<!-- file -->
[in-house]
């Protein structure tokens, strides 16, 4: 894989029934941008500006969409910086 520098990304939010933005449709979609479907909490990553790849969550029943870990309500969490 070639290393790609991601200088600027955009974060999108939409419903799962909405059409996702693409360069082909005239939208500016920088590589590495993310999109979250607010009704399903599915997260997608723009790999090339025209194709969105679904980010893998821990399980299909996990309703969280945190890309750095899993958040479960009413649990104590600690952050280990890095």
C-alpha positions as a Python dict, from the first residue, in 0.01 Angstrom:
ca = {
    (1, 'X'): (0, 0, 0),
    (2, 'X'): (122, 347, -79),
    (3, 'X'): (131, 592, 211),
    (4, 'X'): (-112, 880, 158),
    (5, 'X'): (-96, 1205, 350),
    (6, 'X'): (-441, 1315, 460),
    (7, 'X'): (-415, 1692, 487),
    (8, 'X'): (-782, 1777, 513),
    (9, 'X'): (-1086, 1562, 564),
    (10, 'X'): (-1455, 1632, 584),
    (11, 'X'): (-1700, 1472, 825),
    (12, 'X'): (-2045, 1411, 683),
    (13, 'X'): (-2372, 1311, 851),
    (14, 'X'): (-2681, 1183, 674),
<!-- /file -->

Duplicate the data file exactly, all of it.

[in-house]
């Protein structure tokens, strides 16, 4: 894989029934941008500006969409910086 520098990304939010933005449709979609479907909490990553790849969550029943870990309500969490 070639290393790609991601200088600027955009974060999108939409419903799962909405059409996702693409360069082909005239939208500016920088590589590495993310999109979250607010009704399903599915997260997608723009790999090339025209194709969105679904980010893998821990399980299909996990309703969280945190890309750095899993958040479960009413649990104590600690952050280990890095």
C-alpha positions as a Python dict, from the first residue, in 0.01 Angstrom:
ca = {
    (1, 'X'): (0, 0, 0),
    (2, 'X'): (122, 347, -79),
    (3, 'X'): (131, 592, 211),
    (4, 'X'): (-112, 880, 158),
    (5, 'X'): (-96, 1205, 350),
    (6, 'X'): (-441, 1315, 460),
    (7, 'X'): (-415, 1692, 487),
    (8, 'X'): (-782, 1777, 513),
    (9, 'X'): (-1086, 1562, 564),
    (10, 'X'): (-1455, 1632, 584),
    (11, 'X'): (-1700, 1472, 825),
    (12, 'X'): (-2045, 1411, 683),
    (13, 'X'): (-2372, 1311, 851),
    (14, 'X'): (-2681, 1183, 674),